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  • “That” vs. “Which”: Word Choice in English Can Make a Big Difference

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    Sometimes in English, the correct punctuation and word choice can make quite a big difference.

    You might have heard the story about the English teacher who asks his students to punctuate the following series of words to form a grammatically correct sentence: “Woman without her man is nothing.” Amusingly, the men all wrote, “Woman, without her man, is nothing.” And at the same time, the women all wrote, “Woman: Without her, man is nothing.” This story emphasizes the importance of proper punctuation.

    But did you know that something as simple as deciding whether to use “that” or “which” in a sentence can also make a big difference? What exactly is the difference between “that” and “which”? Both “that” and “which” can be used in many constructions, but the confusion usually arises when they are used in relative clauses.
    The difference between “that” and “which”

    To begin to understand the difference, we first must understand the two types of relative clauses: defining (or restrictive) and non-defining (or non-restrictive) relative clauses.

    Defining relative clauses contain information essential to the meaning of the sentence. If this clause is not included, the meaning of the sentence will be greatly affected; in fact, it might not make any sense at all.

    Let’s look at an example.
    “I like the painting that is hanging above the couch.” 

    This is a defining relative clause because it provides important information about the specific painting I am talking about. I don’t like all the paintings in the house, but rather, I specifically like the painting that is hanging above the couch.

    Contrastingly, non-defining relative clauses contain extra information that is not important to the meaning of the sentence.

    Let’s look at an example.
    “I live in New York, which is one of the biggest cities in the world.” 

    Notice that the relative clause provides extra information and that the sentence would still make sense if the relative clause were removed. Non-defining relative clauses are separated by commas at each end of the clause and thus are easily recognizable.

    If I’m writing a biography about my life and I mention, “My sister, who is a fashion designer, lives in New York,” you can immediately know that I have one sister. She is a fashion designer, and she lives in New York. However, if I remove the commas and instead write, “My sister who is a fashion designer lives in New York,” you now know that I have more than one sister, and this relative clause is defining the specific sister I am speaking about.

    If you’re very observant, you might have noticed from the above examples that the defining relative clause used the word “that,” and the non-defining relative clause used the word “which.” That’s the difference.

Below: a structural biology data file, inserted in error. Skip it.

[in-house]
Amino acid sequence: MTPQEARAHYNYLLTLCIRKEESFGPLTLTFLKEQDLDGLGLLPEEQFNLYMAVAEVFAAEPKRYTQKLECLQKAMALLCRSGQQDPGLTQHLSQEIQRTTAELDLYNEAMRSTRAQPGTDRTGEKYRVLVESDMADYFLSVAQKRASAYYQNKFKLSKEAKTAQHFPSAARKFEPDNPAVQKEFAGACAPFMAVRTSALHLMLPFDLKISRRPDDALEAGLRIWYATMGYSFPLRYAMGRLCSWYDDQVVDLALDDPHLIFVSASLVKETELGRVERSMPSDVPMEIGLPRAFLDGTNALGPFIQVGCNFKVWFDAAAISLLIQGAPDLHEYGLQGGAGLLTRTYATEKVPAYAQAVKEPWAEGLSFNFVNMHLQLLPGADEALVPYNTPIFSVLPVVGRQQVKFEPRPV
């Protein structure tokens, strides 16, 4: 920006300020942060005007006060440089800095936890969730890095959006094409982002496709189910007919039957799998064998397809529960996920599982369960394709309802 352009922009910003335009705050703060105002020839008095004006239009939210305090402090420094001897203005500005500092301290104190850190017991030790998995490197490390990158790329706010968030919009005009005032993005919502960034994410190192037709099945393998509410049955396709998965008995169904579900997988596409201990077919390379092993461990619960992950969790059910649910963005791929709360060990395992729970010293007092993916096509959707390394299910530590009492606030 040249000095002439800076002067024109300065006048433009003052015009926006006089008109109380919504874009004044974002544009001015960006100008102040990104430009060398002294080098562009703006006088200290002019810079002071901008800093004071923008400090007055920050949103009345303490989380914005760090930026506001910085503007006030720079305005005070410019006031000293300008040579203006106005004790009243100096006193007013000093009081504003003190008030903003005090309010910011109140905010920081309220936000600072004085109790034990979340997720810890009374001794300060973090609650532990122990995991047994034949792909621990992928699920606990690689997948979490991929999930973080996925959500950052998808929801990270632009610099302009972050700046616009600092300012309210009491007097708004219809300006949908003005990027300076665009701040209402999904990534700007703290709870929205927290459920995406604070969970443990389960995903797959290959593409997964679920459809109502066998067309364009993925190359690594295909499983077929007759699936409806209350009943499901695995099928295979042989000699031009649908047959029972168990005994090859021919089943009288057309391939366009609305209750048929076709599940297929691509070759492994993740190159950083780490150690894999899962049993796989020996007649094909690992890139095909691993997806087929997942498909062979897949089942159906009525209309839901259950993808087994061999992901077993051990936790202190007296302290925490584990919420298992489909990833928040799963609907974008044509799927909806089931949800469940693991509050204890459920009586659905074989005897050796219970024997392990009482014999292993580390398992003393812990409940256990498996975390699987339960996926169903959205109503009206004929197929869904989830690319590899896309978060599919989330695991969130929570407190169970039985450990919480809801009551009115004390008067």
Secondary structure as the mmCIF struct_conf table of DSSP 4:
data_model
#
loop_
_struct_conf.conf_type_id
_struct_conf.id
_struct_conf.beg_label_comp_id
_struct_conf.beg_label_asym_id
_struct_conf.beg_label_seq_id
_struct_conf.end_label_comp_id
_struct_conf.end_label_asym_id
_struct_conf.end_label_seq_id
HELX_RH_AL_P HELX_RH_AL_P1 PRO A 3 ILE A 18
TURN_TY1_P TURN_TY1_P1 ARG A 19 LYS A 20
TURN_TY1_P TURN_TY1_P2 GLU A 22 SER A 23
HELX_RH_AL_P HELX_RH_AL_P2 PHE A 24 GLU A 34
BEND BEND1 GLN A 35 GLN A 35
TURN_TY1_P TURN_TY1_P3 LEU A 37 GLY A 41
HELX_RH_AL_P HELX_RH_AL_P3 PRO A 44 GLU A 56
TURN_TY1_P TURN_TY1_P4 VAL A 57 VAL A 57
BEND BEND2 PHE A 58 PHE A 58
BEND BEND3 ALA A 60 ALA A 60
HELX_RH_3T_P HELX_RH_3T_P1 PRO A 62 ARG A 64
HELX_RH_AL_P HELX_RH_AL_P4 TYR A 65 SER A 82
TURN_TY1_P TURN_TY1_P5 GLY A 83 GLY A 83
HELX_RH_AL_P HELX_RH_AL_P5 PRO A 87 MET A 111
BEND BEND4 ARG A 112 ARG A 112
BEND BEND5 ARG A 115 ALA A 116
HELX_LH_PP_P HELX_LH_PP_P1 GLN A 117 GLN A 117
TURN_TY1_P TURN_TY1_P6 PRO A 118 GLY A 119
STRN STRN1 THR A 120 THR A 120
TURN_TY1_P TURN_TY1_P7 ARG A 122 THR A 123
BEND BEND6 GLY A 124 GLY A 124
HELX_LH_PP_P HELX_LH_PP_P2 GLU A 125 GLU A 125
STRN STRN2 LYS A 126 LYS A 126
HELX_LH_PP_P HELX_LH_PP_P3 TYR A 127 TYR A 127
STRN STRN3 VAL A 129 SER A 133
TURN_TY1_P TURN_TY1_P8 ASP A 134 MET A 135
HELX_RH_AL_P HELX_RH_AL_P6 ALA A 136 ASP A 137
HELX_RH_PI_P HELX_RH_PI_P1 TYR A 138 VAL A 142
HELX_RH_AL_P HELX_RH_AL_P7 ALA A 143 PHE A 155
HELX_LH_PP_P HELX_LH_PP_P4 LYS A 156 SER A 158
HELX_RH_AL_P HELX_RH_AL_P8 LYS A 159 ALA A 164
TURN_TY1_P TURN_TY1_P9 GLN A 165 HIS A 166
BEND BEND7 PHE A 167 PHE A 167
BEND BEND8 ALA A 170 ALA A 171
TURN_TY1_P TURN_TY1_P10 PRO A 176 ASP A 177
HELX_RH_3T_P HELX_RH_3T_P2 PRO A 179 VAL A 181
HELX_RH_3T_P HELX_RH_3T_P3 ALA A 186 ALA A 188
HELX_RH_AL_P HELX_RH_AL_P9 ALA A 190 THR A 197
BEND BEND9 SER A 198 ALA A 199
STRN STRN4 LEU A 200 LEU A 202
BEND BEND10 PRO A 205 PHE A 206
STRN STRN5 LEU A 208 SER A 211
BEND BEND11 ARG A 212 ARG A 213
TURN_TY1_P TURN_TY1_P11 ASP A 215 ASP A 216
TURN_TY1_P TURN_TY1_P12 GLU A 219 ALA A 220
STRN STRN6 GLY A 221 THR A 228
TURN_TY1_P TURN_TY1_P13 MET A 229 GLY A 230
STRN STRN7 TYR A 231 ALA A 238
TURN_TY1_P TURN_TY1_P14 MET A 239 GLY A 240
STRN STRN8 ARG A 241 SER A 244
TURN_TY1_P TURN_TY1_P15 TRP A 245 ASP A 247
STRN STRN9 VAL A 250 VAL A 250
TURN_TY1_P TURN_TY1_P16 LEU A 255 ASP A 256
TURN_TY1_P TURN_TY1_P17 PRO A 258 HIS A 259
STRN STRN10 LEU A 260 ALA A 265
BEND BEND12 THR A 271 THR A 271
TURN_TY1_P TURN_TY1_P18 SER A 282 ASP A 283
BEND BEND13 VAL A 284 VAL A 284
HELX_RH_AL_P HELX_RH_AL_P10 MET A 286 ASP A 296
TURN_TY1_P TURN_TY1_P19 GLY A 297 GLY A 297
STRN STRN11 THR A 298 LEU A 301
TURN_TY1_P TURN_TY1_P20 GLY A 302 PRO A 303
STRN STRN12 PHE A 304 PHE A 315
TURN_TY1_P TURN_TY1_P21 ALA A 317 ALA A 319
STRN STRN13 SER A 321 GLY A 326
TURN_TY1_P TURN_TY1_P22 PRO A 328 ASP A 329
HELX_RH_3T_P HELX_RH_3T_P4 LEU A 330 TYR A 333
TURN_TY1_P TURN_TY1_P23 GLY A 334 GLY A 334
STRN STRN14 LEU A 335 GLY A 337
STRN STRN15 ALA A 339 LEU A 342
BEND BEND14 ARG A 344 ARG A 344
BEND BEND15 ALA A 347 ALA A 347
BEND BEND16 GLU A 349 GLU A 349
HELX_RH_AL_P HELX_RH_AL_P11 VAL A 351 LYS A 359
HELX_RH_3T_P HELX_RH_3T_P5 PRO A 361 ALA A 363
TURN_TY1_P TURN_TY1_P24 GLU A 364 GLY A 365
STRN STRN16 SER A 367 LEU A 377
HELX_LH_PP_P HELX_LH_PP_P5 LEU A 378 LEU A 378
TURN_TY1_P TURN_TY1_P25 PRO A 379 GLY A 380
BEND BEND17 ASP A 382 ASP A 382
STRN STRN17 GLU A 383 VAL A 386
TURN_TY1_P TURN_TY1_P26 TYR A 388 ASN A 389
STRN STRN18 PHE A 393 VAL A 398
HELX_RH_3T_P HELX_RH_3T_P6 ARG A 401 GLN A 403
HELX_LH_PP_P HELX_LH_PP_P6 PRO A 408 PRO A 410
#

Now, let’s look at some examples where this can make a big difference.

    Example 1
    Defining relative clause: The university that is in the center of the town has night classes.
    Non-defining relative clause: The university, which is in the center of the town, has night classes.

    In the defining relative clause, it can be assumed that there is more than one university in the town, and the one that is in the center of the town is the one that has night classes. In the non-defining relative clause, we can assume that there is only one university in the town, and it just happens to be in the center.

    Example 2
    Defining relative clause: The bathroom that is located on the second floor was just redone.
    Non-defining relative clause: The bathroom, which is located on the second floor, was just redone.

    The defining relative clause implies that there is more than one bathroom in the house. The non-defining relative clause implies that there is only one bathroom, and it is on the second floor.

    It’s quite amazing the difference that just one word can make.

    If you found this guide helpful, think about who else could benefit from it. Do you have friends who mix up “that” and “which”? Share this guide with them to help them out.

    Diane is an English teacher from New York with over four years of experience teaching English to students from all over the world.

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  • Comments on this post (7 comments)

    • Dr. Akbar Ali says...

      Dear Diane,

      This is an excellent article about defining and non-defining clauses. The examples are quite good and easy to understand. Great work indeed. Just yesterday, two of my students came to my office to learn the use of who, which and that. I taught them almost the same way you have explained here, but after reading these notes I can teach them in a better way.
      Thanks a lot.

      On May 14, 2016

    • rocella uychoco says...

      It was nice reading all the examples you presented…I’m learning!

      On May 04, 2016

    • Maria zafar says...

      U r very gud teacher and the examples which u have given r appropriate for the word THAT and WHICH.

      On April 22, 2016

    • ashokley says...

      thanks for the info

      On April 21, 2016

    • Nadia says...

      Thanks a lot..helped mu students as well..thank you..cross my fingers for u ..

      On March 06, 2016

    • tazir says...


      Thank you dear.I m not confused anymore. Lots of love.

      On March 28, 2015

    • Mojgan says...

      I am too happy to use of your helpful courses! Thank you so much!

      On November 09, 2014

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